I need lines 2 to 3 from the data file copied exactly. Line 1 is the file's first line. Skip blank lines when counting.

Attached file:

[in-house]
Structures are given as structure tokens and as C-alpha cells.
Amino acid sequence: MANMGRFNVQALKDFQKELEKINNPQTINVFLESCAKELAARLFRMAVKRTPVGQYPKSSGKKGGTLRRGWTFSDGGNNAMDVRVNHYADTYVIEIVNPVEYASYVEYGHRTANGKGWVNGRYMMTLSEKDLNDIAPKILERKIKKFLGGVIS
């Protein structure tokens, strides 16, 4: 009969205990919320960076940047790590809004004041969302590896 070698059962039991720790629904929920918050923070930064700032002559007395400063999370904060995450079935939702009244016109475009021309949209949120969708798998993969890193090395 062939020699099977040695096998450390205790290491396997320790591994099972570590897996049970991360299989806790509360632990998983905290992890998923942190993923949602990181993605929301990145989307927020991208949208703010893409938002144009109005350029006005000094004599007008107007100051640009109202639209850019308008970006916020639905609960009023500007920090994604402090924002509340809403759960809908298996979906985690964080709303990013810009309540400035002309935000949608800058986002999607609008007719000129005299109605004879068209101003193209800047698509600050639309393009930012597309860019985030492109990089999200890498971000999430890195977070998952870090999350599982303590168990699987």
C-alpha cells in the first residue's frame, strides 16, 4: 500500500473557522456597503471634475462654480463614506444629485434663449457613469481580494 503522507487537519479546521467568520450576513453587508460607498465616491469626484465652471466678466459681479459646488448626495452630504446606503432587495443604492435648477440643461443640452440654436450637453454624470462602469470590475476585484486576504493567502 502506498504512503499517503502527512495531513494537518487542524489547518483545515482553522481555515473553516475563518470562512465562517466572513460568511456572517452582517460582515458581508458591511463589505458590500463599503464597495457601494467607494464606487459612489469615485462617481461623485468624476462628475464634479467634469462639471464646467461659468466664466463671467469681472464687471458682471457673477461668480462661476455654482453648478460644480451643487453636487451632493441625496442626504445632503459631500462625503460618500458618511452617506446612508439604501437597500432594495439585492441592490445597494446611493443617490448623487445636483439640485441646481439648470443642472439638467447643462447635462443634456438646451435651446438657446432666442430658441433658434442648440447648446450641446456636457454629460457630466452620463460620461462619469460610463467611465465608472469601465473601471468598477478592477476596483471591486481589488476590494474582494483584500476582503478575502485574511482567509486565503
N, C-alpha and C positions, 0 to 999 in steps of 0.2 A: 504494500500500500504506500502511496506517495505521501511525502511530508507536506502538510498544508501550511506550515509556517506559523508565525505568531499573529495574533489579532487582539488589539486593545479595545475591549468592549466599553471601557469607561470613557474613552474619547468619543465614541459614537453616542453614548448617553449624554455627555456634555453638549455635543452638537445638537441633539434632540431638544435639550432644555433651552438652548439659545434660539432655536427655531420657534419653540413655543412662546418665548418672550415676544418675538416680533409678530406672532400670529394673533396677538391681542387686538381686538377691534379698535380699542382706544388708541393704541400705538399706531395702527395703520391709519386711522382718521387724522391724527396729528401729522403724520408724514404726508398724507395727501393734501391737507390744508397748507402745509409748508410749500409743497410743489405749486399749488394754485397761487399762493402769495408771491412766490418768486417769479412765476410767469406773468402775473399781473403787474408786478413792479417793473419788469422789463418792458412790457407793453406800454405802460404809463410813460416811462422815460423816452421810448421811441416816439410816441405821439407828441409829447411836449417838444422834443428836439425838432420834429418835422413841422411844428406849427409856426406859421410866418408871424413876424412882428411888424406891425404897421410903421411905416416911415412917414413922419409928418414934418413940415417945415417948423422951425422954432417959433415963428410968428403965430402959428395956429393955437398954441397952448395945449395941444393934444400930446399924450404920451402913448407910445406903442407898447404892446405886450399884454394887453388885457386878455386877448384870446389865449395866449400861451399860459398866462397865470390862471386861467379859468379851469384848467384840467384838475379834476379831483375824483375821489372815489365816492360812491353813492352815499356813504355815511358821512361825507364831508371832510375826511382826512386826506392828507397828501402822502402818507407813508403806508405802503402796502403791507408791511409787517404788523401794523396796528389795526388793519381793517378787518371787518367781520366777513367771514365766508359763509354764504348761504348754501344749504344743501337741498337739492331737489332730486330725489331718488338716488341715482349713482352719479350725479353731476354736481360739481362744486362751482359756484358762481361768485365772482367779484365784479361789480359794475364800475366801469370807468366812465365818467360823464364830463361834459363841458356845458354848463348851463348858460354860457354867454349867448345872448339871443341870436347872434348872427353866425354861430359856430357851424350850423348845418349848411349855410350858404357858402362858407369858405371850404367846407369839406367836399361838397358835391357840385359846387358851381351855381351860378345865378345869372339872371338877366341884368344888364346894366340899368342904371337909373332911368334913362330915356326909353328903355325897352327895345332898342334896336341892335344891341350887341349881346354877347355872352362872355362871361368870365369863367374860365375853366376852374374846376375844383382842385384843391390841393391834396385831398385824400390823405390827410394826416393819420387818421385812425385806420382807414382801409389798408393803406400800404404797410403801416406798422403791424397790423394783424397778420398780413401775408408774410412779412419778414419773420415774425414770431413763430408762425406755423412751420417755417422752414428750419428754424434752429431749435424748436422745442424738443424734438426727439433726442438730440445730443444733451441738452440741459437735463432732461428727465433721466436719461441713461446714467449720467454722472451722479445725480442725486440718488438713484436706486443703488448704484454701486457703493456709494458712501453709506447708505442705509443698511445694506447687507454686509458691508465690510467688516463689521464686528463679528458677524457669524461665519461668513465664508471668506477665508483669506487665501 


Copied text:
Structures are given as structure tokens and as C-alpha cells.
Amino acid sequence: MANMGRFNVQALKDFQKELEKINNPQTINVFLESCAKELAARLFRMAVKRTPVGQYPKSSGKKGGTLRRGWTFSDGGNNAMDVRVNHYADTYVIEIVNPVEYASYVEYGHRTANGKGWVNGRYMMTLSEKDLNDIAPKILERKIKKFLGGVIS